Let’s Have a Conversation:

How often do you just eat without distractions or feeling like you should be do something else at the same time? When are the times you are most likely to multitask while eating? What can you do to make it easier to just eat? Have you tried these psychological techniques before? Please share your experience with our community!

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Sandy Charbonneau

Thank You, this was meant for me👌🏻

Karen Strell

I found this very interesting because I am an oral cancer survivor and I have complained to my doctors that the damage caused by chemo, radiation and complications from surgery have made it difficult for me to eat at all. Once I was able to start eating again, I’ve been worried that I can’t go back to work because it takes me soooooo looooong to eat. I can no longer eat what most people think is a typical amount of food and, I’d say it takes me at least 90 minutes to eat a full meal. That just does not fit in to a typical day. I’ve been dealing with this for 2 years. I’ve been attending group meditation classes for the past 7 months at a community based cancer support center. Recently, I’ve found myself more at peace with where I am in my recovery and survival thanks to mindfulness and meditation and a host of other cooking and exercise classes offered by the center(Tai chi, qigong, cooking for cancer, various arts, chair yoga, body weight exercises are classes that I regularly participate in). Your video reminded me of the things we talk about in our mindfulness classes. Eating can be a very mindful and perhaps even meditative activity if we let it be that way. Although I’d prefer to not ever have to think about eating and to not have had cancer, that is not possible. I have to look for the bright side where I can.

Although I am only 59, my issues with eating are more like many older people, where I am not eating enough. Sometimes I get so frustrated with investing in the pain required for me to eat that I’ll just skip a meal because its psychologically too much. I know I can’t do that often. The other things that people in my head and neck cancer support group do are to grab a chocolate bar – if they can tolerate chocolate, which many can’t – or the nearest high calorie creamy dessert – for me the go to is pistachio fluff and get their calories from that.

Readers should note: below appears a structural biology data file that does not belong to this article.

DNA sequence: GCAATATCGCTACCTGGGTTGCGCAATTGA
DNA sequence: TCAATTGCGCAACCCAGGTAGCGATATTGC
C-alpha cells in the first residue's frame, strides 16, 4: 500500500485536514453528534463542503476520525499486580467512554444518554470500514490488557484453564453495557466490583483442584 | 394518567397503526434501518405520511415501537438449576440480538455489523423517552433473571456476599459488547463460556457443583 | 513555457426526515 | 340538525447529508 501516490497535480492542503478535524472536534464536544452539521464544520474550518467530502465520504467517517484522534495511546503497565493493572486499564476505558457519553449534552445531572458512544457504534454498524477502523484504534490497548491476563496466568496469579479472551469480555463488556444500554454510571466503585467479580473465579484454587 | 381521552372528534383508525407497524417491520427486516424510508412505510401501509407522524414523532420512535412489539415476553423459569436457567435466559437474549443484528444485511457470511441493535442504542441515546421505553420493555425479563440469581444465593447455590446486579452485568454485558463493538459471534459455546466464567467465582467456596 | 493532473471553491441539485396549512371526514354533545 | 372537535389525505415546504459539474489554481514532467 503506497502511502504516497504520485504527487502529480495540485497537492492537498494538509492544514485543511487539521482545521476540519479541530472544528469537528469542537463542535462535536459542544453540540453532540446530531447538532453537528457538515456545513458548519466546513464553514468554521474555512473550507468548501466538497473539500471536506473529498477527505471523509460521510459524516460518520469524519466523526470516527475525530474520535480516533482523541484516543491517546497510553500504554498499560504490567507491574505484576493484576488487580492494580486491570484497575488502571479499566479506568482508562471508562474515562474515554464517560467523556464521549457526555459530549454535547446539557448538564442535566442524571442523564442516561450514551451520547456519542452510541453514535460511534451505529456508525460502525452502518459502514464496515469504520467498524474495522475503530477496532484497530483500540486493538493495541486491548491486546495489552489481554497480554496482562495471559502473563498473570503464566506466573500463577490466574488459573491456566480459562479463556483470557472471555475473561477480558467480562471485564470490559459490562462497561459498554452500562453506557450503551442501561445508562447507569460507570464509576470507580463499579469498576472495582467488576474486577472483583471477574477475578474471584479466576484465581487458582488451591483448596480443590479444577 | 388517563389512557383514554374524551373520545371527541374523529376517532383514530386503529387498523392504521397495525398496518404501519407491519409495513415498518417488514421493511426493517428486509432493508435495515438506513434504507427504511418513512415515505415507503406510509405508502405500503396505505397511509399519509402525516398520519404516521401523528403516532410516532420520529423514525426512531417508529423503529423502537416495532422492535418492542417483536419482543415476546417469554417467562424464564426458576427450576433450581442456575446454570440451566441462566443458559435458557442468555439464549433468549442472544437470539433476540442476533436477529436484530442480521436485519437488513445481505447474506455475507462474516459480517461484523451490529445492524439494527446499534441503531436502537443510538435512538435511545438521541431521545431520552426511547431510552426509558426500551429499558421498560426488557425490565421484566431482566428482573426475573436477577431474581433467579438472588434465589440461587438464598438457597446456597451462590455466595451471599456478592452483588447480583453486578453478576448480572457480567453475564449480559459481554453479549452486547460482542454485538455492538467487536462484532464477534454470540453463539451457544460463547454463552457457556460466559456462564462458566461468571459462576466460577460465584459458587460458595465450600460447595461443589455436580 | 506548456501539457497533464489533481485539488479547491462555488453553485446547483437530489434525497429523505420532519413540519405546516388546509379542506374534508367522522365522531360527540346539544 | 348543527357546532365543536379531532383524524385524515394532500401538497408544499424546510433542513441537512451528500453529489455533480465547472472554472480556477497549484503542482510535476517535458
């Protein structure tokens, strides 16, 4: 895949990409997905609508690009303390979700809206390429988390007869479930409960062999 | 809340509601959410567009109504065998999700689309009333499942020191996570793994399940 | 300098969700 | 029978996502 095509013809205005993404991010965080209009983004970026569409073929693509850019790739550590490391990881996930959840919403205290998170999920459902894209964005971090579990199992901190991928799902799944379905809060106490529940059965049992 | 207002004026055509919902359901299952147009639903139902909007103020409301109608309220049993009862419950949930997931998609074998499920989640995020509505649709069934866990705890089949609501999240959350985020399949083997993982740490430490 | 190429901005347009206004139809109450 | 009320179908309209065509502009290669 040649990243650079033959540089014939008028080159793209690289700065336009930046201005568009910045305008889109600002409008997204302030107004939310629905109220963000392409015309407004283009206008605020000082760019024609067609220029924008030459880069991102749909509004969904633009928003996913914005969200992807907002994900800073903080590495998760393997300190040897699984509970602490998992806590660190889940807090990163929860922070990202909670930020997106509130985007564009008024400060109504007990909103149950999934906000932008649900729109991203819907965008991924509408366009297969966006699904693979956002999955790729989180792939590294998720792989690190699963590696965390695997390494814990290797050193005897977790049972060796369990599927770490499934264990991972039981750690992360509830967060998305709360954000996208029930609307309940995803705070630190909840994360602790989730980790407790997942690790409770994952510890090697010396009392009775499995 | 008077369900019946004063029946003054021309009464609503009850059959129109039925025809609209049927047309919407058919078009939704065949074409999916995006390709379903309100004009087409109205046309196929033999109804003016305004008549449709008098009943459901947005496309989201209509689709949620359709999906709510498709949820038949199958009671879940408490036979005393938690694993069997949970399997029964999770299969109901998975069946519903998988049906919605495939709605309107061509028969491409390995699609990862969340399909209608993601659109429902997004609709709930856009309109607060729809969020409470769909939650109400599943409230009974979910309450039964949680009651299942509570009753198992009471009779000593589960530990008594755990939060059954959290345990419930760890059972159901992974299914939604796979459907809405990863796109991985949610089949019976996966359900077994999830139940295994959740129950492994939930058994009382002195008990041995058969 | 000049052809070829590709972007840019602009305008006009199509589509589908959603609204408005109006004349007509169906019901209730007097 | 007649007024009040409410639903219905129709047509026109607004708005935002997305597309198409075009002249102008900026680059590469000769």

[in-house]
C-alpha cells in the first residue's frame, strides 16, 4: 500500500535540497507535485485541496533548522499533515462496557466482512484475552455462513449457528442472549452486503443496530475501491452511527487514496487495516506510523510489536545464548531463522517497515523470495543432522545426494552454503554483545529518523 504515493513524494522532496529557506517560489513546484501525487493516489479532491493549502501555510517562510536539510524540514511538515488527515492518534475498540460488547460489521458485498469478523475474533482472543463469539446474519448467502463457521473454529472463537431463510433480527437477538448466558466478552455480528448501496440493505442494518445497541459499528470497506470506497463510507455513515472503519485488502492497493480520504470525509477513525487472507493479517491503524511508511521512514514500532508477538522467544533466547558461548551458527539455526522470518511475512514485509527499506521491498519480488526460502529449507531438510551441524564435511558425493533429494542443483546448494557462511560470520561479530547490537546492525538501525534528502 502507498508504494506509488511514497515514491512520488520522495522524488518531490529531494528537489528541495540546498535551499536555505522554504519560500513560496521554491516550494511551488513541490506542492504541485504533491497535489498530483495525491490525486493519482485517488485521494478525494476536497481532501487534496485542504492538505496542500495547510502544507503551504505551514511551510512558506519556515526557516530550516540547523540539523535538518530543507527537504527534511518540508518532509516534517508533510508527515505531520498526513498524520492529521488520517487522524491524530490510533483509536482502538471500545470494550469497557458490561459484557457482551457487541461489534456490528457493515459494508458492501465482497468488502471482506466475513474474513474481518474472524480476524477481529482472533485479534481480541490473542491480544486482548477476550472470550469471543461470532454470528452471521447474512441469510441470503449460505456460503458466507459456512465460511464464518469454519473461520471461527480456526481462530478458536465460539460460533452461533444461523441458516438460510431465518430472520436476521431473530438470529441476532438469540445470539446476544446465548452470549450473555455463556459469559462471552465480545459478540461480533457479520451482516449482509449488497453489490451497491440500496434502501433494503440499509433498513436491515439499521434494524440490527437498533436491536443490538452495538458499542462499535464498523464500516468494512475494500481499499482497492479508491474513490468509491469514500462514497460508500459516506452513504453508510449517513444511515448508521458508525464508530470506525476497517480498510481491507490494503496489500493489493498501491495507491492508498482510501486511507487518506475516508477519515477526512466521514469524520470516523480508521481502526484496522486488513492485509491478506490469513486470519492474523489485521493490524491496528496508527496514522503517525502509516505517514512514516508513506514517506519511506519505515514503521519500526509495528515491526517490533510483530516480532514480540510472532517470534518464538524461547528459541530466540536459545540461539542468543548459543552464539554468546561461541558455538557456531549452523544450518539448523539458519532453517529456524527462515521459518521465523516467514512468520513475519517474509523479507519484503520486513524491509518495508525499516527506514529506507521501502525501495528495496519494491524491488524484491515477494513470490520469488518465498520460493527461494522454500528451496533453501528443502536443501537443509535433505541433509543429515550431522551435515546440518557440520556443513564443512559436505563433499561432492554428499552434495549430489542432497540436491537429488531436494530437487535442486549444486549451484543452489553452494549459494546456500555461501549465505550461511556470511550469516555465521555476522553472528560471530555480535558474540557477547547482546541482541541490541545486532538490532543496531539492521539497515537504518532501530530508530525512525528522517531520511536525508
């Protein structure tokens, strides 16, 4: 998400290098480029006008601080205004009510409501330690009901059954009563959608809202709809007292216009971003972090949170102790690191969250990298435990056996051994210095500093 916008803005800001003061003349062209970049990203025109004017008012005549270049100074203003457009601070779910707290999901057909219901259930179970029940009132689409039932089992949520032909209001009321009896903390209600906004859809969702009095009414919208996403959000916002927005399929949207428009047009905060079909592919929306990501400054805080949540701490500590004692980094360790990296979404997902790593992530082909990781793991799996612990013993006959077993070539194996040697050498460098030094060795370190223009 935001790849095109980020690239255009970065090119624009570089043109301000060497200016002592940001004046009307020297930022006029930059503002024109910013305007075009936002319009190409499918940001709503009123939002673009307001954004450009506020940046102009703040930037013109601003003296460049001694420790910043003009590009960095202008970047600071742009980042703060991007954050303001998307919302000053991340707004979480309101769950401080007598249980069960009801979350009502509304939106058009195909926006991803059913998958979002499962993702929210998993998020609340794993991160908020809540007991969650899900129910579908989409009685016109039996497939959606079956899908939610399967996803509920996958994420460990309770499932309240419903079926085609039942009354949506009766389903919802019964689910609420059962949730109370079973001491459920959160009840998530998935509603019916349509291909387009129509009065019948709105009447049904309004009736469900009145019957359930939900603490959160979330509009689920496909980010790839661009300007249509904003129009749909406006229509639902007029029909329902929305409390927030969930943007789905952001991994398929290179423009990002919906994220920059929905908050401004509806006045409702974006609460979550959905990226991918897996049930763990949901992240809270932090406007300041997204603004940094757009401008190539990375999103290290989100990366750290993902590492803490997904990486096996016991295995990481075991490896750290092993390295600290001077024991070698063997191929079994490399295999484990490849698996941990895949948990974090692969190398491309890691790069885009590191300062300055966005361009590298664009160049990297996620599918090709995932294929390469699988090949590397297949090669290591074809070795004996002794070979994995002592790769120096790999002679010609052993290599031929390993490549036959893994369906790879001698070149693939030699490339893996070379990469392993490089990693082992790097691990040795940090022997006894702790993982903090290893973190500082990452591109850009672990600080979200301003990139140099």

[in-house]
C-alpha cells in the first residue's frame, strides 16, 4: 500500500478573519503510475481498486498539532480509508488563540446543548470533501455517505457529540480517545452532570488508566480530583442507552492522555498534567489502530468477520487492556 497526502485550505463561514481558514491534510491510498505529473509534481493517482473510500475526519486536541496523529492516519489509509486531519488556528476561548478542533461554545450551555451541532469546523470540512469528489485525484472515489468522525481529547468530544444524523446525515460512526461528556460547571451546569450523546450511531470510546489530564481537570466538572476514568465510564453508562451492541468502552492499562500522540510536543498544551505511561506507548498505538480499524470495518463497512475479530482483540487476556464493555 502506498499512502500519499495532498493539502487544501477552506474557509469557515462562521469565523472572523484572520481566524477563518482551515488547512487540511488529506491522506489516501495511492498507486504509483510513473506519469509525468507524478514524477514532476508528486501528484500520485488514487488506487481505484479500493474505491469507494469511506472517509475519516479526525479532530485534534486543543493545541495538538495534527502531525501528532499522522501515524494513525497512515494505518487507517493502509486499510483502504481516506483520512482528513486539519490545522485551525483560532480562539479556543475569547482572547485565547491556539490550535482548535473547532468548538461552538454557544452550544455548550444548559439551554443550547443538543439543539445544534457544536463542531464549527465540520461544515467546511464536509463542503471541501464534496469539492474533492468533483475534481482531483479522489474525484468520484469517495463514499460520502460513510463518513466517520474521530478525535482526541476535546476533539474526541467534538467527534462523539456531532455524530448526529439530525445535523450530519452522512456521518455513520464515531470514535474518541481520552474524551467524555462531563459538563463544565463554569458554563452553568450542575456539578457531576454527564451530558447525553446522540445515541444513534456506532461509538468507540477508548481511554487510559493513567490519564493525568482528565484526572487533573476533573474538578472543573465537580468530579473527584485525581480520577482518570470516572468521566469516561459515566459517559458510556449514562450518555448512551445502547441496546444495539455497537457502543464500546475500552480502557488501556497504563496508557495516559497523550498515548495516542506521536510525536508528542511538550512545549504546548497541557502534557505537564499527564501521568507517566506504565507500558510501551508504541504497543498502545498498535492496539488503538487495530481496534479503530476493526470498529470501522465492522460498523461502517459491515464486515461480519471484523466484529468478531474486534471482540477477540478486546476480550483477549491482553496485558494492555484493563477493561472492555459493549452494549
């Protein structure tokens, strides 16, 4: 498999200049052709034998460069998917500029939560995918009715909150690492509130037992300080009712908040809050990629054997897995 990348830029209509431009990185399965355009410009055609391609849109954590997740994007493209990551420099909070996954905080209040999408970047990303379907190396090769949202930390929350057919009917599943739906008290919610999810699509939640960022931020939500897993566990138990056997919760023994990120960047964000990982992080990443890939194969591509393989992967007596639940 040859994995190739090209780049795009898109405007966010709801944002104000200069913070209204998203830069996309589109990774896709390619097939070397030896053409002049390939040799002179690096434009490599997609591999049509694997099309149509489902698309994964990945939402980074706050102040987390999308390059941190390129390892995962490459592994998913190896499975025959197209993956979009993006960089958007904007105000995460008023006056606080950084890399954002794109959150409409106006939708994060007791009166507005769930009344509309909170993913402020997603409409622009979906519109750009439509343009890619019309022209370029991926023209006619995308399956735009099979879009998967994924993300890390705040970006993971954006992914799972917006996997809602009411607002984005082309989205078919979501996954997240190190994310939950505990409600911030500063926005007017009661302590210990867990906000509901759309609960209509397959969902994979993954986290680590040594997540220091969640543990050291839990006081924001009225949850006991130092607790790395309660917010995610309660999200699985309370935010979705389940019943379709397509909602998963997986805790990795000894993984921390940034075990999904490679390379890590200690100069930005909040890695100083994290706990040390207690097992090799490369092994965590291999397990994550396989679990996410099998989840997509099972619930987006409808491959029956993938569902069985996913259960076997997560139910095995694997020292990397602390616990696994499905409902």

I had taken a class at the support center on mindful eating but it was also geared toward mindless over-eating. This video really pointed out to me that even when struggling to eat, I can be mindful and meditative and although the change in my eating habits was forced, it is probably the better way to eat as long as the pistachio fluff is used in moderation.

Dorothy Thuku

Very helpful. I have noted overtime I am too fast when eating and want to multitask. I ny to slow down.

The Author

Dr. Joseph Parent is a highly regarded expert in Applied Mindfulness and Performance Psychology. He is a best-selling author, keynote speaker, performance coach, and media commentator. His last book, THE BEST DIET BOOK EVER: The Zen of Losing Weight https://amzn.to/2P6sA1W, has garnered rave reviews. His book, A WALK IN THE WOOD: Meditations on Mindfulness with a Bear Named Pooh is available on Amazon https://amzn.to/2D9bID2. Please visit Dr. Joe’s website at https://www.drjoeparent.com.